1110:d=4 hl=2 l= 9 prim: OBJECT :pkcs7-data 1121:d=4 hl=2 l= 20 cons: SEQUENCE 1123:d=5 hl=2 l= 8 prim: OBJECT :des-ede3-cbc 1133:d=5 hl=2 l= 8 prim: OCTET STRING [HEX DUMP]:01D4CE3AF4D17ABB
Which means that the data sent (after this dump) is encrypted by 3DES version 3 (three different keys) in CBC mode with an IV
I like to put reminders like this so you don't have to switch to Wikipedia if you don't remember what are those letters.
DES (Data Encryption Standard) is the famous no-longer-used block cipher (because it was broken ages ago). EDE3 short for the third version of the Triple DES block cipher (that is still considered secure today, it was a response to DES no longer being secure) which uses 3 different keys. Encrypting is done like this:
- we encrypt with key1
- then we decrypt with key2
- then we encrypt again with key3
E(k3, D(k2, E(k1, M)))
Hence the triple DES.
CBC is a mode of operation. A block cipher can only encrypt/decrypt blocks of a certain size (64bits with DES). If you want to do more (or less) you have to use a mode of operation (and a padding system).
Chinese Remainder Theorem
Here the interesting thing is that the same message was sent to three different recipients, encrypted with the same exponent (3). Let's write down the informations we have:
c1 = m^3 modulo n1 c2 = m^3 modulo n2 c3 = m^3 modulo n3
c1 being the encrypted message sent to Alice, n1 being Alice's modulus, and so on...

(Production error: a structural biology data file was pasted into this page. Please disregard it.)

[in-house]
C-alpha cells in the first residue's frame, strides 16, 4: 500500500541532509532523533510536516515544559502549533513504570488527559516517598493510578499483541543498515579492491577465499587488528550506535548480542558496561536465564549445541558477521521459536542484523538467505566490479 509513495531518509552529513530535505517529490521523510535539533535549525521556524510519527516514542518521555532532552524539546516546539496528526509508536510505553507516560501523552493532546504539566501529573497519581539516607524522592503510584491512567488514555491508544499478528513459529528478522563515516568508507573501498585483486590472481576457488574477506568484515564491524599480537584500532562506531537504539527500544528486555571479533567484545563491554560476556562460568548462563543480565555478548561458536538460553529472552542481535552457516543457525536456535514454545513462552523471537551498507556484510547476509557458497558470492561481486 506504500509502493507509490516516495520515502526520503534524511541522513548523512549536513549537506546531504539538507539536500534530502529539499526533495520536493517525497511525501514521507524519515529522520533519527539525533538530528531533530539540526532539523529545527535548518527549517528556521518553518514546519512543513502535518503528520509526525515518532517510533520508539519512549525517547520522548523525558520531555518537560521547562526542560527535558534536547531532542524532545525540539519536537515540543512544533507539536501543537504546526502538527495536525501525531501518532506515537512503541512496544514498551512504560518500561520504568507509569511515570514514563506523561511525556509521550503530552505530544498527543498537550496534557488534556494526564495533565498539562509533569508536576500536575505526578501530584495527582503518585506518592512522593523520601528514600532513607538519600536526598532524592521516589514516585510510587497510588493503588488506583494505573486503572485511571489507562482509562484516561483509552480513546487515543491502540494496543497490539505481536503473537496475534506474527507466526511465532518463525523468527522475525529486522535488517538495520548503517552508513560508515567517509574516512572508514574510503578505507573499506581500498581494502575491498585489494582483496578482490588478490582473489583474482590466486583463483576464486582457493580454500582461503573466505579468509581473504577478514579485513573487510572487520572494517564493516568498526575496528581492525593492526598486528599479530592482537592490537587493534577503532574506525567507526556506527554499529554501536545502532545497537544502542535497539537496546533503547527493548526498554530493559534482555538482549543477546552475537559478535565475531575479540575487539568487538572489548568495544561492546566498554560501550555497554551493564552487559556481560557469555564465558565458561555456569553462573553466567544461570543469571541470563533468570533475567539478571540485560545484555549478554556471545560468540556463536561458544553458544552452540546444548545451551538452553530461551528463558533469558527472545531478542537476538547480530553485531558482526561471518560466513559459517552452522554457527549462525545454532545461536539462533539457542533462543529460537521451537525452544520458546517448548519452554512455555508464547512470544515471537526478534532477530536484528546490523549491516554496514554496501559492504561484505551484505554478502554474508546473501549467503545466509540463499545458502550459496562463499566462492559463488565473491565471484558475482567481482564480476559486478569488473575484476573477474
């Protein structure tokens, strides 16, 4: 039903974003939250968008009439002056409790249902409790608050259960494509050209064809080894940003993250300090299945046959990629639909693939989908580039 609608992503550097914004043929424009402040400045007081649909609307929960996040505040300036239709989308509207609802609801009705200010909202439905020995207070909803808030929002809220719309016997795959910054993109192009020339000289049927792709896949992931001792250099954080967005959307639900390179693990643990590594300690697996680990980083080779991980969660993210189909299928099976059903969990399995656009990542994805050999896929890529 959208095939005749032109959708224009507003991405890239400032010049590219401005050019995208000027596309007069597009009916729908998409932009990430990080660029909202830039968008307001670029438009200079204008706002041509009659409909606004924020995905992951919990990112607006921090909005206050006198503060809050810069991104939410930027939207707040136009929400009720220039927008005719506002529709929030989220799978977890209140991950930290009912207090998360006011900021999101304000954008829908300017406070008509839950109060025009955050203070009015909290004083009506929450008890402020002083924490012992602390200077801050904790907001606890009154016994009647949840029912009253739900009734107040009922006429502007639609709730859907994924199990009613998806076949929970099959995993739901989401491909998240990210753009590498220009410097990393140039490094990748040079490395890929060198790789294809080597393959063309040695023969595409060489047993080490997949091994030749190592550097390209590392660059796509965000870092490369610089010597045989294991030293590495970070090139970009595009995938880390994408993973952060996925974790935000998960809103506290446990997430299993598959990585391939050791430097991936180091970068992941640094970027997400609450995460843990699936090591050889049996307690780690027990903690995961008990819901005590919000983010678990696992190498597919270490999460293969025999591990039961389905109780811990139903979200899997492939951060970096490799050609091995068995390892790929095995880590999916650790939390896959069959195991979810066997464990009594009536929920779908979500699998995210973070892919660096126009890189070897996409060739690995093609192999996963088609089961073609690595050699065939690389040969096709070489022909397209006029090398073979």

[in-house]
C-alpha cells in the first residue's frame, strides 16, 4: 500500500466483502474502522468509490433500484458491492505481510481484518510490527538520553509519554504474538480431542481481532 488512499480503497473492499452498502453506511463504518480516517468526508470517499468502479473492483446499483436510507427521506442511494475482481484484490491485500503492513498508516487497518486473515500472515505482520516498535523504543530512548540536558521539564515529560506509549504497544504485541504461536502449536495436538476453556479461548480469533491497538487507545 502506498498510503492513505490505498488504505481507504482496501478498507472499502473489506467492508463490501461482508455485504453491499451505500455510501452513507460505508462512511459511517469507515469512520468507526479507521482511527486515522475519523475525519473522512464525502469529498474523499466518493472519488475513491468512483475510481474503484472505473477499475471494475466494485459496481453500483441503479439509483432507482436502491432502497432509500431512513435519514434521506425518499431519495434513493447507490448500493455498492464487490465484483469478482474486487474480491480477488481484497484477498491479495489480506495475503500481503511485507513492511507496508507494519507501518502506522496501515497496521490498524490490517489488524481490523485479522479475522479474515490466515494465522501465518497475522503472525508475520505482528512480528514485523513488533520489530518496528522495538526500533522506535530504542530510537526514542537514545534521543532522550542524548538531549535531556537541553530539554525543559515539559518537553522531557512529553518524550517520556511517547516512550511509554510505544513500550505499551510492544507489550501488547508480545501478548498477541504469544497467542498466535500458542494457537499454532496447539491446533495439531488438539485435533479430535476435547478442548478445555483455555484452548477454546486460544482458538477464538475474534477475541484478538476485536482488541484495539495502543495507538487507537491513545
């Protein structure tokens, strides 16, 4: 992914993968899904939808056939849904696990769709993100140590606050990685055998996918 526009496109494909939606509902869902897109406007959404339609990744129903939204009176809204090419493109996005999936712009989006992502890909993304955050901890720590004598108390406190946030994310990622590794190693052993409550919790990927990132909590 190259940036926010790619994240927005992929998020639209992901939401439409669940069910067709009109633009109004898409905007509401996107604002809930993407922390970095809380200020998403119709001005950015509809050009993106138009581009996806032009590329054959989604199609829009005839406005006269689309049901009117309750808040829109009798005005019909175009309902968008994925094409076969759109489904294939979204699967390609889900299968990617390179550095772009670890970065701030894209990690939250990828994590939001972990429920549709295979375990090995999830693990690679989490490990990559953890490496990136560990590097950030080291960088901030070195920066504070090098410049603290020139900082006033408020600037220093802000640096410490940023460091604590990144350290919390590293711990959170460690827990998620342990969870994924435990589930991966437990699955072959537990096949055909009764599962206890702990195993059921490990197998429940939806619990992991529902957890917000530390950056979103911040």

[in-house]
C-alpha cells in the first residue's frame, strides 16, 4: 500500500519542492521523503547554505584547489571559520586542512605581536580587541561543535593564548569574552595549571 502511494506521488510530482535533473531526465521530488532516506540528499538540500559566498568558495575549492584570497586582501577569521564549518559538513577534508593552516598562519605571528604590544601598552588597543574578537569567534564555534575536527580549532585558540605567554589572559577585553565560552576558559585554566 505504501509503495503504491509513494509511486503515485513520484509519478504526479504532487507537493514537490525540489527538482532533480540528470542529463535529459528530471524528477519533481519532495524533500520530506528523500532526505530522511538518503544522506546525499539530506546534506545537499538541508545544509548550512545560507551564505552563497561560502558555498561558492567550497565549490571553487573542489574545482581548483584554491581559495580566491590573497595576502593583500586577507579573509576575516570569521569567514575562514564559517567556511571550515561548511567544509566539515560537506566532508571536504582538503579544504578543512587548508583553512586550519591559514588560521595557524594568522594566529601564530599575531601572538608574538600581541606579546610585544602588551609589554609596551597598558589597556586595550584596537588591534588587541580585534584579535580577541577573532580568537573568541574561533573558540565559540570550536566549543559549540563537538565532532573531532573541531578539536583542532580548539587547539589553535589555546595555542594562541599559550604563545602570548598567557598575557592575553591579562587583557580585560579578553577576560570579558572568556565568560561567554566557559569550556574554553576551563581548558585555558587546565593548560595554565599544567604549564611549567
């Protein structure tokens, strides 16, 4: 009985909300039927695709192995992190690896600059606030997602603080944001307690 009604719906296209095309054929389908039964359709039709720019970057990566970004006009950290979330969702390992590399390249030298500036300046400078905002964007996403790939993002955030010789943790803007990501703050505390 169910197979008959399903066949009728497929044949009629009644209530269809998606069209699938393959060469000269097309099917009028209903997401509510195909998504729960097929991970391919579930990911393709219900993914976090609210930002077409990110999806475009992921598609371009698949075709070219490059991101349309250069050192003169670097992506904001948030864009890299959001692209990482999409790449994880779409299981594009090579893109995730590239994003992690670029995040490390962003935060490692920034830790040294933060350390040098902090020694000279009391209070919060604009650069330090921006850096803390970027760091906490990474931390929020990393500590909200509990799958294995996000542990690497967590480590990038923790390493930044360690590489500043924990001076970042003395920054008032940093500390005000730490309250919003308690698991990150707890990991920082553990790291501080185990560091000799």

We have a system with one unknown: the message. The Chinese Remainder Theorem works in a similar fashion to Lagrange Interpolation (anecdote time: it is used in Shamir's Secret Sharing).
So that we have:
m^3 = c1 * n2 * n3 * ((n2 * n3)^-1 [n1]) + c2 * n1 * n3 * ((n1 * n3)^-1 [n2]) + c3 * n1 * n2 * ((n1 * n2)^-1 [n3]) modulo n1 * n2 * n3
A brief explanation:
`c1 = m^3 modulo n1, to place it in a formula modulo
n1 * n2 * n3 we have to cancel it when it's modulo n2 or modulo n3. How to make something congruent to zero when its modulo n2 or n3 ? Make it a multiple of n2 or n3. So we multiply c1 with n2 and n3. But then when it will be modulo n1 we will have the value
c1 * n2 * n3 which is not correct (
c1 = m^3 modulo n1 !). So let's cancel the n2 and n3 with their inverse modulo n1. We then have
c1 * n2 * n3 * ((n2 * n3)^-1 [n1]). We do this with all the equations to find the bigger equation. This is the Chinese Remainder Theorem. Simple no?
And this result is even more useful since we know that:
m < n1 m < n2 m < n3 => m^3 < n1*n2*n3
Of course if m was greater than one of the modulus then it would decrypt incorrectly. So what we have is:
m^3 = something modulo n1*n2*n3 => m^3 = something
That's right, we can get rid of the modulo. We then do a normal cubic root and we find m.
Here's the quick python code I hacked together for this:
(by the way we can quickly get the modulus of each recipients with openssl:
openssl x509 -in alice.crt -modulus)